Inflation Woes, Travel Stocks Drag Europe Shares Lower

The pan-European STOXX 600 index fell 0.3% after hitting a record high in the previous session.

Travel & leisure slid 0.8%, with TUI shedding 2.9% on reports that the world’s largest holiday company had cancelled more holidays until August.

UK’s FTSE 100 dropped 0.4% on a stronger pound after data showed British inflation jumped to 2.5% in June, further above the Bank of England’s target and hitting its highest since August 2018.

“The creeping UK headline inflation rate is likely to add to the sense of unease pervading the financial markets about the impact higher prices will have on economies around the world,” said Susannah Streeter, a senior investment and markets analyst at Hargreaves Lansdown.

“Although much of the increases are related to the unusually low level of prices last year due to the pandemic effect, it appears genuine price inflation is also occurring.”

Investors were already nervous after data on Tuesday showed U.S. inflation ran hotter than expected in June, leading many traders to price in faster interest rate hikes.

All eyes now will be on Federal Reserve Chairman Jerome Powell’s congressional testimony starting later in the day.

European Central Bank policymakers have stressed in recent weeks that they will not remove support measures prematurely as the economic recovery is still underway.

Along with euro zone bond yields, the bloc’s banks rallied after sharp falls in the previous session.

Swedish telecoms operator Tele2 gained 4% after it reported an 8% rise in quarterly core earnings, helped by cost savings and lesser pandemic-related headwinds.

German fashion house Hugo Boss jumped 5.1% after it forecast its revenue to grow by 30% to 35% this year.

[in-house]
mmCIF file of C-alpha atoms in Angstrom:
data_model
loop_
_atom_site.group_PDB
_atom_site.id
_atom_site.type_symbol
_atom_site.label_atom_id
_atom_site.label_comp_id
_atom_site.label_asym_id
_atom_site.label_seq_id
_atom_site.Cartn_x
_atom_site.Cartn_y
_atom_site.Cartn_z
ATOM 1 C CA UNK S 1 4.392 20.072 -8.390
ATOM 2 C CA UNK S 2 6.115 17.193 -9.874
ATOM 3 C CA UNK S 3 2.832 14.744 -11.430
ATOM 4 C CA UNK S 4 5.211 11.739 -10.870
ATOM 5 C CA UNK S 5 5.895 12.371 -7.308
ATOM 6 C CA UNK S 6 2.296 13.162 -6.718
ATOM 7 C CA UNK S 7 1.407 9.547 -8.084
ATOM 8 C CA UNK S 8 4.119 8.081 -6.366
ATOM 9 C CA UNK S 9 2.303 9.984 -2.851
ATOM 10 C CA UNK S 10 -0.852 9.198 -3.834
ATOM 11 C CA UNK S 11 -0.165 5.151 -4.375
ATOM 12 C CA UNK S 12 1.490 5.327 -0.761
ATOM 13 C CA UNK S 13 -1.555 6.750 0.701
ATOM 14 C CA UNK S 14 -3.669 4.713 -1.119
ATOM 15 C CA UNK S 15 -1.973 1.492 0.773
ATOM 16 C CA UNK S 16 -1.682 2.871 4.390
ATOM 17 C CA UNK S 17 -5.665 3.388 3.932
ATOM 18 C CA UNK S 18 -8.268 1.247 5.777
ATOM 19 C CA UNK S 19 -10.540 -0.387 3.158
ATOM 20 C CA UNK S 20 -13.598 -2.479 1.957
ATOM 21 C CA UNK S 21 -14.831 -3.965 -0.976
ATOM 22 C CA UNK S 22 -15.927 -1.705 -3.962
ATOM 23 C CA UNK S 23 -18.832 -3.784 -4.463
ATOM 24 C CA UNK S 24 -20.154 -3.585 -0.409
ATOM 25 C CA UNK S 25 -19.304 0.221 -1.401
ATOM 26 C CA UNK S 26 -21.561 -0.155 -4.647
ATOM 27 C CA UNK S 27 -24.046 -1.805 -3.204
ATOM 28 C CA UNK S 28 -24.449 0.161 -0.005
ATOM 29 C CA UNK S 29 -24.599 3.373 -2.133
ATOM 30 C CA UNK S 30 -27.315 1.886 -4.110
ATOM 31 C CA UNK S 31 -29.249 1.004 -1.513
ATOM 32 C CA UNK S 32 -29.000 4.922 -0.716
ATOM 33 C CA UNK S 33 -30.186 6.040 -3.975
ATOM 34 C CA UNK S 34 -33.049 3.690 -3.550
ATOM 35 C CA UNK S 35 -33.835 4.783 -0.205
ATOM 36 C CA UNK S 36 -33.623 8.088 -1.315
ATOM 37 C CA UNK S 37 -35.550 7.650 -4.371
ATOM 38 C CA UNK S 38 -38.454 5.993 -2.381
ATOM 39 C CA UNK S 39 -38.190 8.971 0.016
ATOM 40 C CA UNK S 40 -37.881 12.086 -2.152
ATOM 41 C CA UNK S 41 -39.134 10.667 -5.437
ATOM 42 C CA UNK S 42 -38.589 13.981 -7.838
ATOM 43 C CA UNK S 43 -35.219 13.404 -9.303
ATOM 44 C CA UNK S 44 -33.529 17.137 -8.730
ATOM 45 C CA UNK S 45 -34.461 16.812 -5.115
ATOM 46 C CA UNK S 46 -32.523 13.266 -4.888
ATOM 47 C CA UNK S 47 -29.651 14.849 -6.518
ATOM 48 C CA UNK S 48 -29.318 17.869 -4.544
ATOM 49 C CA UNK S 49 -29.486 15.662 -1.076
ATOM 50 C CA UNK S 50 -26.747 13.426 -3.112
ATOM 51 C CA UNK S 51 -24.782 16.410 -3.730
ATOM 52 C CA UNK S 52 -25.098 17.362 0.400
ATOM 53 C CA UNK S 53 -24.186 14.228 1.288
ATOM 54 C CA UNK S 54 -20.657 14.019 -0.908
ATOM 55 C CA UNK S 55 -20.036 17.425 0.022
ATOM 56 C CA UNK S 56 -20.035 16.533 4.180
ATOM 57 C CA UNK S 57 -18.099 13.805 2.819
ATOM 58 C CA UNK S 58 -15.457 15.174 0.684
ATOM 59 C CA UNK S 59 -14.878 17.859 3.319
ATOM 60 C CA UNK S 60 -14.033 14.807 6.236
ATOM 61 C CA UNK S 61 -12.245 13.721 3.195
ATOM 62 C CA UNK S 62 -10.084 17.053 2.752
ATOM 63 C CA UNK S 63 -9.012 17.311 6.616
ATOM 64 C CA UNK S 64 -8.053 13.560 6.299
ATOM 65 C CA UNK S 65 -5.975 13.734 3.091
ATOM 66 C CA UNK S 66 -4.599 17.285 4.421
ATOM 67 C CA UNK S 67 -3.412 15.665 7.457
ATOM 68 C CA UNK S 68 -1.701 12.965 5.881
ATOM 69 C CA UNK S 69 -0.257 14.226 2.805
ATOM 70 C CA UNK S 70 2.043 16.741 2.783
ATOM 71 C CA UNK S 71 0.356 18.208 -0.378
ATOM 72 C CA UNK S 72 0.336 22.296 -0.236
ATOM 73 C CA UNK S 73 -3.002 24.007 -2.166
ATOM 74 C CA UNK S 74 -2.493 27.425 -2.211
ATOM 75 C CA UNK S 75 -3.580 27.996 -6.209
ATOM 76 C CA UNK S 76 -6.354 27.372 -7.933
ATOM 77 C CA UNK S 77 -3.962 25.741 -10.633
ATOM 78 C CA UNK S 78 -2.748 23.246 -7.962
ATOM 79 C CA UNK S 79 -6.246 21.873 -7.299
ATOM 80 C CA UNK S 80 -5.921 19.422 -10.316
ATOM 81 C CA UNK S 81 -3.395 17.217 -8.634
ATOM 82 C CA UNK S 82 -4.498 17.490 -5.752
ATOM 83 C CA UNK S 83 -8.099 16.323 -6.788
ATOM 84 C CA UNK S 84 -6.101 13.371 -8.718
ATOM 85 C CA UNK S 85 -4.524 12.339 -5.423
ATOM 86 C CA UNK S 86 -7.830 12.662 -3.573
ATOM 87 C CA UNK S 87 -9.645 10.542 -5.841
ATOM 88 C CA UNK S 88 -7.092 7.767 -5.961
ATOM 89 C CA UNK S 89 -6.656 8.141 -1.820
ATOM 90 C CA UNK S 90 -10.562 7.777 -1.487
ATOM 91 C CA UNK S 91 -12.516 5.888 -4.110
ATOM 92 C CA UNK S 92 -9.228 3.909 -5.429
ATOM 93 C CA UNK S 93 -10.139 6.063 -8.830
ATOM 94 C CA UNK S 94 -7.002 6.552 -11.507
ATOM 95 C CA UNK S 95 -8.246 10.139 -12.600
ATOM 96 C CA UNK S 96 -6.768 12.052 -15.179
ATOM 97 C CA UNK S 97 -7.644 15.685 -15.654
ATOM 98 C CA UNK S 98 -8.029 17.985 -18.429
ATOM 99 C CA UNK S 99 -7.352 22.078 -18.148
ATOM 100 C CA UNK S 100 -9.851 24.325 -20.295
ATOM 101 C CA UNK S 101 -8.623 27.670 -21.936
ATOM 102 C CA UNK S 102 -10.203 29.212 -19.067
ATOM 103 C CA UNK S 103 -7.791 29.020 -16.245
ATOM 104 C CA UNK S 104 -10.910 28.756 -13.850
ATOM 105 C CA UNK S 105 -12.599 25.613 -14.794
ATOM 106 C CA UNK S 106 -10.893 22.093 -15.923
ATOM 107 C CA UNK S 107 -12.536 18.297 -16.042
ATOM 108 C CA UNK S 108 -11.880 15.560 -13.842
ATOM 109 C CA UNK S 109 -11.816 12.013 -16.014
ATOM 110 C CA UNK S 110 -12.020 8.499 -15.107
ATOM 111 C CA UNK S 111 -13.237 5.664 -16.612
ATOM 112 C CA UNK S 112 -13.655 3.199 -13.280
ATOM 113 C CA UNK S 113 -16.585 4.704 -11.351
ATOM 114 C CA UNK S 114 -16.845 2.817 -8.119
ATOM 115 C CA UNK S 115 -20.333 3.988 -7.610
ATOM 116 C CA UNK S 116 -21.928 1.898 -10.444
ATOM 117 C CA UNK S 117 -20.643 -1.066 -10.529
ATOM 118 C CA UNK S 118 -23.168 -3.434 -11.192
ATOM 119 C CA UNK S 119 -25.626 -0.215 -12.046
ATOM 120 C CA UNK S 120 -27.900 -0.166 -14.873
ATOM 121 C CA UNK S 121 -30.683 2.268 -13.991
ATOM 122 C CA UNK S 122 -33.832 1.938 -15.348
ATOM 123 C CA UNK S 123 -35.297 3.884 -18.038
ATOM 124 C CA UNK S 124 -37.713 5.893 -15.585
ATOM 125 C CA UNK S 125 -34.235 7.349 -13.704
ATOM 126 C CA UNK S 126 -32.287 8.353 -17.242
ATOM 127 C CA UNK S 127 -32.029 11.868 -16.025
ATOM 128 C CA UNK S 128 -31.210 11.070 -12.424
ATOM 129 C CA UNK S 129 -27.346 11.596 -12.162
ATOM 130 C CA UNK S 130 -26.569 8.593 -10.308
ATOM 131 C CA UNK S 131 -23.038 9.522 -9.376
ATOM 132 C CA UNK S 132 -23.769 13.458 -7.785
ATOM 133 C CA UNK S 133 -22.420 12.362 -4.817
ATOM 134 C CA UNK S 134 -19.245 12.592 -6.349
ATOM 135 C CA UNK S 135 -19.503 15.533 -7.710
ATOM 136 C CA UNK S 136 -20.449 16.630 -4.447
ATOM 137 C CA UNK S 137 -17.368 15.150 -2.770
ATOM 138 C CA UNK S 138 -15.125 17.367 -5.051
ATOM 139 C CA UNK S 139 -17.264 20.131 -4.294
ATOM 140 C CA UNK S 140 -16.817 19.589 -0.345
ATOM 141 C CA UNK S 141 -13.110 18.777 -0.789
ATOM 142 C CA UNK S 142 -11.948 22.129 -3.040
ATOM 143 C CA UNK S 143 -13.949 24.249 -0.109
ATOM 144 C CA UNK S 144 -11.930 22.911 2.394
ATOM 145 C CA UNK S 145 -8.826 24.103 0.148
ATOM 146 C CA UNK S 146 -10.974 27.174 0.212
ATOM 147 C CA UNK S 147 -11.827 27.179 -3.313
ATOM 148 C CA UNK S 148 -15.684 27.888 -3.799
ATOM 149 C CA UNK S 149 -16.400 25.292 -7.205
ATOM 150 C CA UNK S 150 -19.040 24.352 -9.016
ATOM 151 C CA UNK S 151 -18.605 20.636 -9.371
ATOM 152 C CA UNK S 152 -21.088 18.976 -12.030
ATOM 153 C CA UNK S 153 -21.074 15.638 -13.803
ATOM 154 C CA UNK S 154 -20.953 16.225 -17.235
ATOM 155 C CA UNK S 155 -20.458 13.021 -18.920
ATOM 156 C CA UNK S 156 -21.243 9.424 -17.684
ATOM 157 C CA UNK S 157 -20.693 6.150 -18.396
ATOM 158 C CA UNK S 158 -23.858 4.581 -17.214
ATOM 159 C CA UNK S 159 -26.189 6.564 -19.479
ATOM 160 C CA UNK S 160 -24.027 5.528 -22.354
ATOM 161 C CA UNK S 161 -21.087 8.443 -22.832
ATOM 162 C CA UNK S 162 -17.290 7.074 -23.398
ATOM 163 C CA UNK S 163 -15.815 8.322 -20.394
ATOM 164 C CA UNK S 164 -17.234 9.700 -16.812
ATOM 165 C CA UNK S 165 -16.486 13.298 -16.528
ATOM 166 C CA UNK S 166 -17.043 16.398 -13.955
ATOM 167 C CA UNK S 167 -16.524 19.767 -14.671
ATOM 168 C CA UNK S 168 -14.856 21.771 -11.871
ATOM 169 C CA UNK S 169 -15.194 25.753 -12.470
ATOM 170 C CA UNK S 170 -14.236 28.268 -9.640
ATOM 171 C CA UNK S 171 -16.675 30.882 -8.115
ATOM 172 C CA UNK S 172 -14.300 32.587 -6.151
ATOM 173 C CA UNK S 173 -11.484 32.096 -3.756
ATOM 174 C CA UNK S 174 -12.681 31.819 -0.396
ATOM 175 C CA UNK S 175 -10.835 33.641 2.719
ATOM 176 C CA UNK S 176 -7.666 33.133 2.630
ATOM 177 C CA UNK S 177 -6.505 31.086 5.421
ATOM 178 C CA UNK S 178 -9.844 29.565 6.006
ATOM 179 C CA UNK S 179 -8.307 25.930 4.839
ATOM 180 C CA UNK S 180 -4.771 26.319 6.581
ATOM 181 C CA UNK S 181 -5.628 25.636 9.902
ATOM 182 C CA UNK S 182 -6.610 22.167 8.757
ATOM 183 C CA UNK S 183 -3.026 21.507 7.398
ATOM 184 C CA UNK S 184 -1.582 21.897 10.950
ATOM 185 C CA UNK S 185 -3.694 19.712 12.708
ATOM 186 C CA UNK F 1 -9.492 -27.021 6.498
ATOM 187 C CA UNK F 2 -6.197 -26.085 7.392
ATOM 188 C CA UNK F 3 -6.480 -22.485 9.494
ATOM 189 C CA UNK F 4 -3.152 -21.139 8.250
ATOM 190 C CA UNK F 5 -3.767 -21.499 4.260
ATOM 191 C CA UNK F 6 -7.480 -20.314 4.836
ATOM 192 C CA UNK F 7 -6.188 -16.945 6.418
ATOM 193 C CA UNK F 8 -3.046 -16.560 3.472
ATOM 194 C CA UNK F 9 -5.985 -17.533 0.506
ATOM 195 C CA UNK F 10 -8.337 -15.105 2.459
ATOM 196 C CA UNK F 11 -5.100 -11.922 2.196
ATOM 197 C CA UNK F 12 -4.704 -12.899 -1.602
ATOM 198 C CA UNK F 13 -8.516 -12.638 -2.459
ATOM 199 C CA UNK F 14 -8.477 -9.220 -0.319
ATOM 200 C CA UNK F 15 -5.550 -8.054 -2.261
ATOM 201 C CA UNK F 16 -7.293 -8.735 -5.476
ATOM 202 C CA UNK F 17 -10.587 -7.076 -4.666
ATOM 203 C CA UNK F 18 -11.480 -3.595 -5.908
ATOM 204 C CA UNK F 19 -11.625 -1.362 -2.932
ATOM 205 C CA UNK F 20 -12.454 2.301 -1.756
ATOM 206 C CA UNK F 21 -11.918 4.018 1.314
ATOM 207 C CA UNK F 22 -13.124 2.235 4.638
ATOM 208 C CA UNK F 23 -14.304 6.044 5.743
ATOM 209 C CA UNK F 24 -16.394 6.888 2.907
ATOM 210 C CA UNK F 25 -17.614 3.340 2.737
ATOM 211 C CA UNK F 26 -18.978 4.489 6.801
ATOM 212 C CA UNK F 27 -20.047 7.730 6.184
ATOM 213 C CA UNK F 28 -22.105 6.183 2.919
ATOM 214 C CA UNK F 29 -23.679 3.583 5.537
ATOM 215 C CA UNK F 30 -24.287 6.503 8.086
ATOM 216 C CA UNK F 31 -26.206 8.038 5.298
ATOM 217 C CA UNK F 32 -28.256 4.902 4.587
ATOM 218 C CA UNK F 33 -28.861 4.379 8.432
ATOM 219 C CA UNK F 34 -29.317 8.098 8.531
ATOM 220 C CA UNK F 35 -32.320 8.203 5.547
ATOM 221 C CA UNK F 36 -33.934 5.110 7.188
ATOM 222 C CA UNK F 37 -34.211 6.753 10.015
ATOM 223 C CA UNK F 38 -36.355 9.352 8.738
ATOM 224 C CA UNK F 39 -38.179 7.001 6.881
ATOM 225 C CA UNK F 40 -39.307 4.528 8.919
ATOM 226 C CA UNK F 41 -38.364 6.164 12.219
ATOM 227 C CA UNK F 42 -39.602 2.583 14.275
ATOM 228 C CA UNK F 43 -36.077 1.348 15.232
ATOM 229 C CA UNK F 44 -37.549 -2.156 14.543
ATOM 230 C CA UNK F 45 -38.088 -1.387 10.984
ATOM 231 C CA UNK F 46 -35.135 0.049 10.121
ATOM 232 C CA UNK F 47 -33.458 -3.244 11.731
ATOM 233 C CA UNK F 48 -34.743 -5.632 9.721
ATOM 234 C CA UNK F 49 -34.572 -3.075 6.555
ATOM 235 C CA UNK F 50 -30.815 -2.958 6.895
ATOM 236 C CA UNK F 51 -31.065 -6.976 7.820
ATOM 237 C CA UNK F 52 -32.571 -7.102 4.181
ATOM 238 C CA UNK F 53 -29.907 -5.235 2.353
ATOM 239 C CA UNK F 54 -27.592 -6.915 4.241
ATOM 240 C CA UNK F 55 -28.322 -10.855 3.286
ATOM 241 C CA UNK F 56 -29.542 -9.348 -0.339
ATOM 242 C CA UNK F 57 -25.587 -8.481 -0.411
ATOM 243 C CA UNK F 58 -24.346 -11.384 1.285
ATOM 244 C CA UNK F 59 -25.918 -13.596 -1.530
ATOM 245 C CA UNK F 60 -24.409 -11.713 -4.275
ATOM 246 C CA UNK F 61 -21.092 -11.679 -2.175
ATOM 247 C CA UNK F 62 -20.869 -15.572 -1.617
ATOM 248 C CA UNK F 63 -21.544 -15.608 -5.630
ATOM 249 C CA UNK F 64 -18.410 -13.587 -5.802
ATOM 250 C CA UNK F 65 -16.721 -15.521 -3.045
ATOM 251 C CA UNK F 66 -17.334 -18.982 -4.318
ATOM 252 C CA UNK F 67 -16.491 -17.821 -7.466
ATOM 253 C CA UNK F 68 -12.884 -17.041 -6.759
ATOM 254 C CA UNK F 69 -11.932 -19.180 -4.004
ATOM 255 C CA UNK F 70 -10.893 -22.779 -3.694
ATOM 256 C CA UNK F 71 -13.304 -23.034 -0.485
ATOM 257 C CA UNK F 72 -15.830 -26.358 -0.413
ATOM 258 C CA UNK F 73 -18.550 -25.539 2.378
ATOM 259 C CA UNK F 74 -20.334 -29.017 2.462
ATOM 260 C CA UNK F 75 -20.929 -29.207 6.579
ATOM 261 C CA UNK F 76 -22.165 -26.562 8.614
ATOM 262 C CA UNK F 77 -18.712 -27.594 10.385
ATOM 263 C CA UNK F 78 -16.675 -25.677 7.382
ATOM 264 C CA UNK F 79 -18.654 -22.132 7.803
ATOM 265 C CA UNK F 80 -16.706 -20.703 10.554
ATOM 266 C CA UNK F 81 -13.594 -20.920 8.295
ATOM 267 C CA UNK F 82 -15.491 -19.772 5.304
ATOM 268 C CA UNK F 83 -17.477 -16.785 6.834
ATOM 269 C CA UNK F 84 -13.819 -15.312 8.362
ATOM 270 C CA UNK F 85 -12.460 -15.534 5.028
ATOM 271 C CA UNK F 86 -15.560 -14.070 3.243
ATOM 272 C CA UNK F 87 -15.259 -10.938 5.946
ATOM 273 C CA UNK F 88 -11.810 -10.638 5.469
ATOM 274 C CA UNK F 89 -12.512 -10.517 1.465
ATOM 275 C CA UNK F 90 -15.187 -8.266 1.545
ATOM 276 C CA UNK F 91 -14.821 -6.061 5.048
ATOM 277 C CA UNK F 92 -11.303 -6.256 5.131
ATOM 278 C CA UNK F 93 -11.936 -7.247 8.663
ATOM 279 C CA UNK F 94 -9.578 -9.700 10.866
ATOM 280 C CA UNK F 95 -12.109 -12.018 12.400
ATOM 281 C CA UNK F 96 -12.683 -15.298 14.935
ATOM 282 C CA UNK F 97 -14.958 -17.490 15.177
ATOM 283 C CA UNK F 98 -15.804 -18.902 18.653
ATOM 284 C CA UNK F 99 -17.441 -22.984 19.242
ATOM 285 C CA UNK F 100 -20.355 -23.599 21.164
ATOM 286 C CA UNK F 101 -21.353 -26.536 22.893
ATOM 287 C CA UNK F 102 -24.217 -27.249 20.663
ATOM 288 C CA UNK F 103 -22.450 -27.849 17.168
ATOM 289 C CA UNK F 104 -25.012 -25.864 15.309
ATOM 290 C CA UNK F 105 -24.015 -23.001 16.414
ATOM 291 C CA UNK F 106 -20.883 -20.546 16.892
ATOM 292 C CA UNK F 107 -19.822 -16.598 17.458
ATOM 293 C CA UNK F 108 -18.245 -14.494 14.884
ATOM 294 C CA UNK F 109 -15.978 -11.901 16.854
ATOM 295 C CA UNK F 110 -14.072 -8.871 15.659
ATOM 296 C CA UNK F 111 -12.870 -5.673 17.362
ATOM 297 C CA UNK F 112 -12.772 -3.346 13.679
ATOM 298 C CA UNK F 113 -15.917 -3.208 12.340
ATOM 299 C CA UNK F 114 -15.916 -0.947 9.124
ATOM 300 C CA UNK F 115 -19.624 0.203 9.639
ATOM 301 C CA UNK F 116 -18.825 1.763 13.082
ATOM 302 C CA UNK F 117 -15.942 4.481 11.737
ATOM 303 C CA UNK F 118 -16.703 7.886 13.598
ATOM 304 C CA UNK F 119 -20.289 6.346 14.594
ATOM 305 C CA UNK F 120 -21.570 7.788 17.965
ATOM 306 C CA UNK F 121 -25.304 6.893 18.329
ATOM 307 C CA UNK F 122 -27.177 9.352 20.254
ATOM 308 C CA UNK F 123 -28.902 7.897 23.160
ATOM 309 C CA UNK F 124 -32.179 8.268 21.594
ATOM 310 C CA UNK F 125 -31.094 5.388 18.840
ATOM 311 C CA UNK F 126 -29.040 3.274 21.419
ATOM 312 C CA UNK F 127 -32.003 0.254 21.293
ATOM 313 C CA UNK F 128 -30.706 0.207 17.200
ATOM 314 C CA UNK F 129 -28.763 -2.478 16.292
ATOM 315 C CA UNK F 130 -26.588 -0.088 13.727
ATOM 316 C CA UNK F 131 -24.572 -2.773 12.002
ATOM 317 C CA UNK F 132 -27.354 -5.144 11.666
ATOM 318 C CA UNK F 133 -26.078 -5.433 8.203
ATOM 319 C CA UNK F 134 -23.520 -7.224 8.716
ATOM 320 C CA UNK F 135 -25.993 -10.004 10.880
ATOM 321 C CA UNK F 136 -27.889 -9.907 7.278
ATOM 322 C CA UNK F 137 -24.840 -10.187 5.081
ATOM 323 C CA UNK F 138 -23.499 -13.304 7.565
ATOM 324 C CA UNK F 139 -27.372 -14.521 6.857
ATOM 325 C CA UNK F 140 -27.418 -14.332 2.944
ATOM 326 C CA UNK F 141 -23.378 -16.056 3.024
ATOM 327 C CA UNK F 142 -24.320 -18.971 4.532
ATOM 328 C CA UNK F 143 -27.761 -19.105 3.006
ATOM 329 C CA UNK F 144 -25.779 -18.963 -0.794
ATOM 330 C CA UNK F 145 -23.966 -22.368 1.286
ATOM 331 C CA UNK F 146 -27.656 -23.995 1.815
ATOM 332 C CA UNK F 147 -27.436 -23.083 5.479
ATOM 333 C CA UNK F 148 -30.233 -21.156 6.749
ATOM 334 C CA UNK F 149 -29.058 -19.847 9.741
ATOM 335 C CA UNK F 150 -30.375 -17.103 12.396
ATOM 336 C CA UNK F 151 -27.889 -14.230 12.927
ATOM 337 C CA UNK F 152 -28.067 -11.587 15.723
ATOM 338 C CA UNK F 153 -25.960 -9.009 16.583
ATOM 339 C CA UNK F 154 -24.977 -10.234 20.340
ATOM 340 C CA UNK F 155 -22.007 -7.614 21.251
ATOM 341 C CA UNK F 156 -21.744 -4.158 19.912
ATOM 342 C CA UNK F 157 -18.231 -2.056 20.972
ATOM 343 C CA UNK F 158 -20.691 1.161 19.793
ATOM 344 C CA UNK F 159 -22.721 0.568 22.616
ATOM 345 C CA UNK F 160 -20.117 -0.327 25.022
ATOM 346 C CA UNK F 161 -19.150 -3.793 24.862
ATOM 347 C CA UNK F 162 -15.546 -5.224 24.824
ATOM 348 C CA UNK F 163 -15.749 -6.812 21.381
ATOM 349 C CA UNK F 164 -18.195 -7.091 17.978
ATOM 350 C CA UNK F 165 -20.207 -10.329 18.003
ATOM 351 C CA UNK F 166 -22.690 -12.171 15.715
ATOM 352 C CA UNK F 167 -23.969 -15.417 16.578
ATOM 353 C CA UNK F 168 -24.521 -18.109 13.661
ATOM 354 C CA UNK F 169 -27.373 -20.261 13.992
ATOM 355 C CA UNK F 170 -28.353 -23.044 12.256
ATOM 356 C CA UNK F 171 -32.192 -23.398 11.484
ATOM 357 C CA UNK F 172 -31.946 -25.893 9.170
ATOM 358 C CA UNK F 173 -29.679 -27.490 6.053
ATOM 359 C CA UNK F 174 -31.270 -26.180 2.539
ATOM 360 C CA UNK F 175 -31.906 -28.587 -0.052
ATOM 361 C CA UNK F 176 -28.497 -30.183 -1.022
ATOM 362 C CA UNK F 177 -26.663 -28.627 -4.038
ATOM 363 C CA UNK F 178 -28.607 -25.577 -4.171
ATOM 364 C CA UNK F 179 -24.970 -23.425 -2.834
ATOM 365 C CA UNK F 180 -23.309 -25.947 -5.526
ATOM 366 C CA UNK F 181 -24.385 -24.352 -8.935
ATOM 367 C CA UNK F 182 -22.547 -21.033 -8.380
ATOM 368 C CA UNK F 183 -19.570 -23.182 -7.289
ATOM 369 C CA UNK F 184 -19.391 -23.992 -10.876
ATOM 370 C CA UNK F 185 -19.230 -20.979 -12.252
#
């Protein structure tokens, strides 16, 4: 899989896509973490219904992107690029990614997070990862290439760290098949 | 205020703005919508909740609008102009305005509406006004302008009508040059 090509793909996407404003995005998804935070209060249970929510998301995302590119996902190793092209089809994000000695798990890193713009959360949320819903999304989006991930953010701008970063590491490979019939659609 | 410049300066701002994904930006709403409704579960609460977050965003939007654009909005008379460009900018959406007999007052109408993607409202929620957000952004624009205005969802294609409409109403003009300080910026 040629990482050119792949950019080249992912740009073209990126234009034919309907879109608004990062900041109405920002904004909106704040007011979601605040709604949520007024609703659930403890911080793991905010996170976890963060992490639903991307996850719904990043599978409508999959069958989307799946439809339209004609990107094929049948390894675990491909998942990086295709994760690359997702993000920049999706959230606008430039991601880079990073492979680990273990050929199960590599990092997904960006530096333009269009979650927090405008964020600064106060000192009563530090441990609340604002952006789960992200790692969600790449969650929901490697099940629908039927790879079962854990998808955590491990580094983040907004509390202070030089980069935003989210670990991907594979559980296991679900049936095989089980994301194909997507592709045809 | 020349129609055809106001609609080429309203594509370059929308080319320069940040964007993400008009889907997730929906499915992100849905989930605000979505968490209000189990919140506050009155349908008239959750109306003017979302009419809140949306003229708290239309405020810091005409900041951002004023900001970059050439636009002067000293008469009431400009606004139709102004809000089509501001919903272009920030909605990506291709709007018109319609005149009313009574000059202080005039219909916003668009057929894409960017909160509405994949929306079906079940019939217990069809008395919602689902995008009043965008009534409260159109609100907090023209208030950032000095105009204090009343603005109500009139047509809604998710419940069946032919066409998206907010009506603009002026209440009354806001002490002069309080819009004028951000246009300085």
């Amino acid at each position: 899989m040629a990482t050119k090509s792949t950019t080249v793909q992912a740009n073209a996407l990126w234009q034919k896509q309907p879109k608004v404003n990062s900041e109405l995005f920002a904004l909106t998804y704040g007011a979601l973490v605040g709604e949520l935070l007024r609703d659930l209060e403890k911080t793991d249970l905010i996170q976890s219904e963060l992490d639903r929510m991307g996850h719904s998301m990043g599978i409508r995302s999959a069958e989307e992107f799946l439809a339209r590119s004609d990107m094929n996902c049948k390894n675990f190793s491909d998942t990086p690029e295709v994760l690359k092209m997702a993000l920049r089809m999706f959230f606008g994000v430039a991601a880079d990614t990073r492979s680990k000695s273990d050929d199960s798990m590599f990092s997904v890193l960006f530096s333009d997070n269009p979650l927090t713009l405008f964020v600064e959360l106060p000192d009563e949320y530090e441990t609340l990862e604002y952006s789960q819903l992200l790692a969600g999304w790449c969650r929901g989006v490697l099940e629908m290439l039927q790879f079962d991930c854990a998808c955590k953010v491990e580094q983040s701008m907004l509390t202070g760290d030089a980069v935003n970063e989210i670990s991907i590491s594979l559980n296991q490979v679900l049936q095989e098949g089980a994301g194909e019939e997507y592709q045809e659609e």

Italian luxury group Brunello Cucinelli underperformed despite raising its 2021 sales guidance for the second time this year.

German airline Lufthansa slipped 0.6% after it said passenger numbers were currently around 40% of pre-pandemic levels and it was aiming to reach 60%-70% by the end of the year.

For a look at all of today’s economic events, check out our economic calendar.

(Reporting by Sruthi Shankar in Bengaluru; editing by Uttaresh.V and Subhranshu Sahu)


Hugo Boss Sees China Booming Despite Boycott Call

The company known for its smart men’s suits saw first-quarter sales almost double in mainland China and it expects that momentum to continue unchanged despite the boycott calls, acting Chief Executive Yves Mueller told journalists.

At least three Chinese celebrities said in March they were dropping Hugo Boss, and some internet users vowed to boycott the brand for good after it made contradictory comments over its purchase of goods and cotton from the Xinjiang region.

Compared with the first quarter of 2019, a year before the coronavirus pandemic hit the region, currency-adjusted sales rose by 29% in mainland China in the first quarter and Mueller said this trend continued at the start of the second quarter.

German sportswear company Puma said last month it expected a hit to sales from the China consumer backlash.

Overall, group sales fell 10% to 497 million euros ($597 million), while Hugo Boss just managed to turn an operating profit of 1 million euros. The average of forecasts by analysts were for 442 million euros in sales and a 28 million euro loss.

Hugo Boss shares were up 4.2% at 0742 GMT.

Mueller declined to comment on reports last month of possible interest in the company, including from French luxury group LVMH, which had boosted the stock.

The company said it was confident sales in the second quarter would almost double, and it hoped to generate a positive operating profit in the period. But it said it could not give a precise outlook.

Mueller, who will hand over to former Tommy Hilfiger boss Daniel Grieder next month, said about 20% of its sales space was still closed at the start of the second quarter, but he was optimistic for a rebound in demand as lockdowns ease.

“The desire to consume is coming back,” he said, adding that he saw pent-up demand for smart clothes as people start meeting friends again and planning weddings and parties.

($1 = 0.8323 euros)

(Reporting by Emma Thomasson; Editing by Riham Alkousaa, Maria Sheahan and Edmund Blair)